A.M. Michalak and C.B. Field
There is no resource more central to life on Earth than water, and its role in shaping the arc of human history cannot be overstated. Whether through its presence or absence, water has both fueled the growth of the world's great societies and hastened their demise. Humanity's need for water is inextricably linked to its need for security, energy, food, and community. At the same time, climate change, population growth, and economic development are currently placing unprecedented demands on this limited resource, as well as increasing the uncertainty associated with future demands and availability. As with all limited resources, both challenges and opportunities emerge as resources become scarcer; it is how societies and ecosystems respond to such "stresses" that determines their fate. The collection of essays in this special issue frame current issues within the context of the decisions that we face and the opportunities that emerge as we are confronted with increasing demands on this limited resource.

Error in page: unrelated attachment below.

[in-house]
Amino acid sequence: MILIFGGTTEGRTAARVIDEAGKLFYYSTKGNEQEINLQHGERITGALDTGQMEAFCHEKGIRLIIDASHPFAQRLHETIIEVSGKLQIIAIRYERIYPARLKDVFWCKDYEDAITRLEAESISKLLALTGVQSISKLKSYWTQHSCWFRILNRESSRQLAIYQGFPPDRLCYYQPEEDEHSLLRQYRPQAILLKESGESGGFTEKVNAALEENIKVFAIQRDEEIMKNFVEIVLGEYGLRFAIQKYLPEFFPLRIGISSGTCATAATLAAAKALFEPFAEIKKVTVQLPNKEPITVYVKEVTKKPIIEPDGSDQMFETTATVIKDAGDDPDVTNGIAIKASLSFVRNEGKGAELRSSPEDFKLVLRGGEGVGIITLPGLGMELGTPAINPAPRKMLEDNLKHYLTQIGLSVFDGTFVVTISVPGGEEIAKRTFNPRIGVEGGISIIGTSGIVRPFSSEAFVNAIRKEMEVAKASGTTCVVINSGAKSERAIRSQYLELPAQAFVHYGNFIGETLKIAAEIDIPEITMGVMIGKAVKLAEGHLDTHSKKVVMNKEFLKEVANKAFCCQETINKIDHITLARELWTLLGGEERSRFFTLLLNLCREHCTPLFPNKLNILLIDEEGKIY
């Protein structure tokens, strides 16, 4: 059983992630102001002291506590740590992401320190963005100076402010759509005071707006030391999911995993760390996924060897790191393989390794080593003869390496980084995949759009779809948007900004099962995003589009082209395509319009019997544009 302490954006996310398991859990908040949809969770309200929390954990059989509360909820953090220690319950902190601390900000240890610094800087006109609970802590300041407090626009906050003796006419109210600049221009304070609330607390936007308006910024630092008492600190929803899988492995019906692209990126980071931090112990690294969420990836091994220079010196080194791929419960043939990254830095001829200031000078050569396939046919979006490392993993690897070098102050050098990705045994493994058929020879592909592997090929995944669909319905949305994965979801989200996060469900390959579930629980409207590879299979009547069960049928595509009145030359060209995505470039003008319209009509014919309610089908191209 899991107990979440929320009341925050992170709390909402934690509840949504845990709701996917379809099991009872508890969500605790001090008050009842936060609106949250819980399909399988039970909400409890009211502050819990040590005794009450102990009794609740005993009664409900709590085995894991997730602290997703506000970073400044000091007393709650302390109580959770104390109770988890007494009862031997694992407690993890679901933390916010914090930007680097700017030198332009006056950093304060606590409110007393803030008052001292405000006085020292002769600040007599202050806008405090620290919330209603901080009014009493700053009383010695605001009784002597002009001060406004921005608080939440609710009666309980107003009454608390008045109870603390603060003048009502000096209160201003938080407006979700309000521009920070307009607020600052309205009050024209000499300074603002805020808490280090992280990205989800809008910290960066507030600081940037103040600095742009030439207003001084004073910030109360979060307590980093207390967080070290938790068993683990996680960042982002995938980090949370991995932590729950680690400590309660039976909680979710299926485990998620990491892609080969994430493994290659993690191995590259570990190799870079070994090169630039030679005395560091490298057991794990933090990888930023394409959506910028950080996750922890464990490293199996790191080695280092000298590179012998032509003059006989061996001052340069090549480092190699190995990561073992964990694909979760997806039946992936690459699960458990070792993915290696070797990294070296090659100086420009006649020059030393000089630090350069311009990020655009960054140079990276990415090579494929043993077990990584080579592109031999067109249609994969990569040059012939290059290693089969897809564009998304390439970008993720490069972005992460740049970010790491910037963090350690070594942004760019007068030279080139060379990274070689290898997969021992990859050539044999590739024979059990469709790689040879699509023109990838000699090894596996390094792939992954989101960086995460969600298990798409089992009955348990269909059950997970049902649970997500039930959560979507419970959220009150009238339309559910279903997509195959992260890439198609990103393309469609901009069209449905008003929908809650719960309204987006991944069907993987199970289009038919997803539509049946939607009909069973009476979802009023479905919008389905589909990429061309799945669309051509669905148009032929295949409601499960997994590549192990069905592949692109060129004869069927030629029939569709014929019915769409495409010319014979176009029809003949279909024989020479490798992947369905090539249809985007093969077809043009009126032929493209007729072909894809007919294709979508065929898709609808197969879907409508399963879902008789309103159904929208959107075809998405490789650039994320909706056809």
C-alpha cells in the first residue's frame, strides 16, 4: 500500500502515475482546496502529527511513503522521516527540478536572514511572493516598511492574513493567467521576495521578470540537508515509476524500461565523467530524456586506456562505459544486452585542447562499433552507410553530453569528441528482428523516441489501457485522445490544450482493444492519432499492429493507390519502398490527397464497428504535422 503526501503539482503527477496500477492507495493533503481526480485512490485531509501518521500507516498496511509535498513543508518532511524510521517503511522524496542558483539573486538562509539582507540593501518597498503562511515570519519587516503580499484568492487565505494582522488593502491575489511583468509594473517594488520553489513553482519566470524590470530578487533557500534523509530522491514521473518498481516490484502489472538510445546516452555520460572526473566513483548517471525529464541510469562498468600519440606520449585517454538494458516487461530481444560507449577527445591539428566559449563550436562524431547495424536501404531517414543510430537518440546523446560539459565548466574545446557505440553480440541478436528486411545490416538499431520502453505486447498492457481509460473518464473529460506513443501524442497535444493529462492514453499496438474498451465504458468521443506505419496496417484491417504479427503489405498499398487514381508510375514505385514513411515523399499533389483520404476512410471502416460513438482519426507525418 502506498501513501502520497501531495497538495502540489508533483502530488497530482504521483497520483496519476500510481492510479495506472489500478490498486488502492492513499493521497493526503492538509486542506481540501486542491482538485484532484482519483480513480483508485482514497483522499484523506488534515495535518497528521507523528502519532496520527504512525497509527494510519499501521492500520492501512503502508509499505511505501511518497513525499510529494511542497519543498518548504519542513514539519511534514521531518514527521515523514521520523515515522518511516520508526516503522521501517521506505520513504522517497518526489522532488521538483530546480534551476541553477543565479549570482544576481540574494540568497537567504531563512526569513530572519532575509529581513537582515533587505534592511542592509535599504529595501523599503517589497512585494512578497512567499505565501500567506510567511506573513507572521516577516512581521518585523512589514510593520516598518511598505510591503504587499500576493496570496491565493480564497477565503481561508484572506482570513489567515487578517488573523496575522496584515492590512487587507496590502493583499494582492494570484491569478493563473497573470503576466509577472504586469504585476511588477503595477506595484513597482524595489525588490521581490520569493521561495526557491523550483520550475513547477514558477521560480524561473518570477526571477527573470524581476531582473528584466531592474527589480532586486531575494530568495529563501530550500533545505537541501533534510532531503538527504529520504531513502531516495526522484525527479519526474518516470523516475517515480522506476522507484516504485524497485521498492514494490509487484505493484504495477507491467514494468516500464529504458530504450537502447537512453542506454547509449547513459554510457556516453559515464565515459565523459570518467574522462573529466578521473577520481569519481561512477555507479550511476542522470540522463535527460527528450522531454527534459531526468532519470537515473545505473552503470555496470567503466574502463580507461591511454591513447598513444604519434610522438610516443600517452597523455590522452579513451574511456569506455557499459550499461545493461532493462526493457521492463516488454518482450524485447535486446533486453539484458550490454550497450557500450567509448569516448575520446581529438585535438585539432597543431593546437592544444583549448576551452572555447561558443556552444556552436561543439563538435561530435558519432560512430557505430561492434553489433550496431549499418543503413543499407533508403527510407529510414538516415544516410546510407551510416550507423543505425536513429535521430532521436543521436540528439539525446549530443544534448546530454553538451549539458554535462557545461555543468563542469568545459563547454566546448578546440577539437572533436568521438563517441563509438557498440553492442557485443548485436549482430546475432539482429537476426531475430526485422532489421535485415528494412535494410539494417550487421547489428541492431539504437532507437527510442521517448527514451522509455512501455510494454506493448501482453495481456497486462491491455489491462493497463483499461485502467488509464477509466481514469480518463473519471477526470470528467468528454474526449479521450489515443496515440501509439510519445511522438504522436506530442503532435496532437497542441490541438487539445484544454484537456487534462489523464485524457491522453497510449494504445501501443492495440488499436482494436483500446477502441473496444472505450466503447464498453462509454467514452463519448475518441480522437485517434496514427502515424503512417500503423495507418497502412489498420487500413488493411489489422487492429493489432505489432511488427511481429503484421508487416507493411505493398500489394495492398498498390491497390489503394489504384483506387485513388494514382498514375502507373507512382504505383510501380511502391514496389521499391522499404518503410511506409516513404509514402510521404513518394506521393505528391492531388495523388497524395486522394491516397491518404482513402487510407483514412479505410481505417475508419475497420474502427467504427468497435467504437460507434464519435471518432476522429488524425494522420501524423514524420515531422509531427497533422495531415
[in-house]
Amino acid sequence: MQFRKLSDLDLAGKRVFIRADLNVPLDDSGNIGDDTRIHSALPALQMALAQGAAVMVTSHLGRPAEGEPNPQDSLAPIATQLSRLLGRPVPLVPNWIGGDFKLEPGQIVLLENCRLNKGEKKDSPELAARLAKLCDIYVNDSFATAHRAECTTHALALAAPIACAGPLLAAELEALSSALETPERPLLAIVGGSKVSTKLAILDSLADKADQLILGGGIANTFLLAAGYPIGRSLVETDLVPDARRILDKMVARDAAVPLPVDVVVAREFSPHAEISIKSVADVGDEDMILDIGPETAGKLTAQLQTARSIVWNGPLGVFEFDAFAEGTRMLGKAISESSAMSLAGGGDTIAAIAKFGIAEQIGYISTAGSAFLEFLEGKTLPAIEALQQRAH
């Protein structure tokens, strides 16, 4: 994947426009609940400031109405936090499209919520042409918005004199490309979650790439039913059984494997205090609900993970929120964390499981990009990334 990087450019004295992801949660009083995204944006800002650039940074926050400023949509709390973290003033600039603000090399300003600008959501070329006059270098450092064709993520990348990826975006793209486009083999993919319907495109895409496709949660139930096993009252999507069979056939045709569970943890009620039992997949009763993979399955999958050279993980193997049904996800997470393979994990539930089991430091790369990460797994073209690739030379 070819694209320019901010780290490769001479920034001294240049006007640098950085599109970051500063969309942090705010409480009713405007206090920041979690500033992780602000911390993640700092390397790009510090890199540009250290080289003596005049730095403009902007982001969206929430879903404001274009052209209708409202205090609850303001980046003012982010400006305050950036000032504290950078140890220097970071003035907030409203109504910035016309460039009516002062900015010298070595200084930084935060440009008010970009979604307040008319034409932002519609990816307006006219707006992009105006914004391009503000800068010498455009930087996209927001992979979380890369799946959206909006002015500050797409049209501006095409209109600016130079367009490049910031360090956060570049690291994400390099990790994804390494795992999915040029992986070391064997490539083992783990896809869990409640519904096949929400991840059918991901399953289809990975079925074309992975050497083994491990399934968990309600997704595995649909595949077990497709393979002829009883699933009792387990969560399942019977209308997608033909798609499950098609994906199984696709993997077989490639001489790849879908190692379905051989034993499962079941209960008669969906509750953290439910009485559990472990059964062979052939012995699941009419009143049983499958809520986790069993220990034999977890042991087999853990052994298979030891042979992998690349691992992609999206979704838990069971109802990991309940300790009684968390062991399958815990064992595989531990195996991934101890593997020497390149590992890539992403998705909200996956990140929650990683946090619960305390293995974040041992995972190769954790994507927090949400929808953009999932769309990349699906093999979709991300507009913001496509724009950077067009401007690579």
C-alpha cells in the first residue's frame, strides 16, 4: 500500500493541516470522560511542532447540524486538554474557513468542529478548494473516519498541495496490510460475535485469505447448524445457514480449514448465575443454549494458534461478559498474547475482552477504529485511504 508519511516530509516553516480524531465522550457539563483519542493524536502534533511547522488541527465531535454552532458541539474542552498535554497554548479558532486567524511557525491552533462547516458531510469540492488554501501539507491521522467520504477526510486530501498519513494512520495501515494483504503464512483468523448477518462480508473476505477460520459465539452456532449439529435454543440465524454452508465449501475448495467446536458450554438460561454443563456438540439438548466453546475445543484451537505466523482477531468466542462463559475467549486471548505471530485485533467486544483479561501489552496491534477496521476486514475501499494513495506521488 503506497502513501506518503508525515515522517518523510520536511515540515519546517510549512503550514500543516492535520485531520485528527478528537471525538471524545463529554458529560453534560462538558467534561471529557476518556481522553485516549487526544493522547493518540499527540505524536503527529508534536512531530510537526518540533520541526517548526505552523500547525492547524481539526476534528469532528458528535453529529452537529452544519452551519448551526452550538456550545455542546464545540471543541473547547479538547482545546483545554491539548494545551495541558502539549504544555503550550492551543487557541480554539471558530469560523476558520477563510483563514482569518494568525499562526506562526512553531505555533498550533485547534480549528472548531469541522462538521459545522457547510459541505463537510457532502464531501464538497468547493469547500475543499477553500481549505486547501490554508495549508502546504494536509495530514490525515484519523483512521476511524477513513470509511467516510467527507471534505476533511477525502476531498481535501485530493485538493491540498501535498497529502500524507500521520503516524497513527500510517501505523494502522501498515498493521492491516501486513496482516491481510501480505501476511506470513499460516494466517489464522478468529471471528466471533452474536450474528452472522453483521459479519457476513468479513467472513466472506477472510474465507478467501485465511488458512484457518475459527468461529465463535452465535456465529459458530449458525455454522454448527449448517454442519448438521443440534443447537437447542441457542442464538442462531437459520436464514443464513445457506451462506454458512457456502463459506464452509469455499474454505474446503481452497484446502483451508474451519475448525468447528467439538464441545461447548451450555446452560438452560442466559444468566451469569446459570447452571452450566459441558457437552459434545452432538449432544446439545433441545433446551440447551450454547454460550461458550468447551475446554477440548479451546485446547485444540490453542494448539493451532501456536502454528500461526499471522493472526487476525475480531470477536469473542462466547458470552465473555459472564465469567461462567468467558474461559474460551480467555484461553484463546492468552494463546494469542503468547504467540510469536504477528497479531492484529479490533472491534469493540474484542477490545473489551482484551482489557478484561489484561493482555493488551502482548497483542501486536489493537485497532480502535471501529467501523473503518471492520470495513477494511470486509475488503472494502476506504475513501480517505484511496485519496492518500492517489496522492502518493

Figure: The Mississippi River draining into the Gulf of Mexico in 1999. The Mississippi river drains the heart of the North American continent, carrying vast quantities of nutrients that flow off of agricultural lands. These nutrients act as fertilizer for the phytoplankton in the Gulf waters. When the phytoplankton die, the process of their decomposition absorbs oxygen dissolved in the water, creating annual “dead zones” that are harmful to the Gulf ecosystem. Eutrophication, i.e. the delivery of excessive nutrients to surface waters, is occurring throughout the world in areas with intensive agriculture or with large human populations, and causing impacts including dead zones and harmful algae blooms.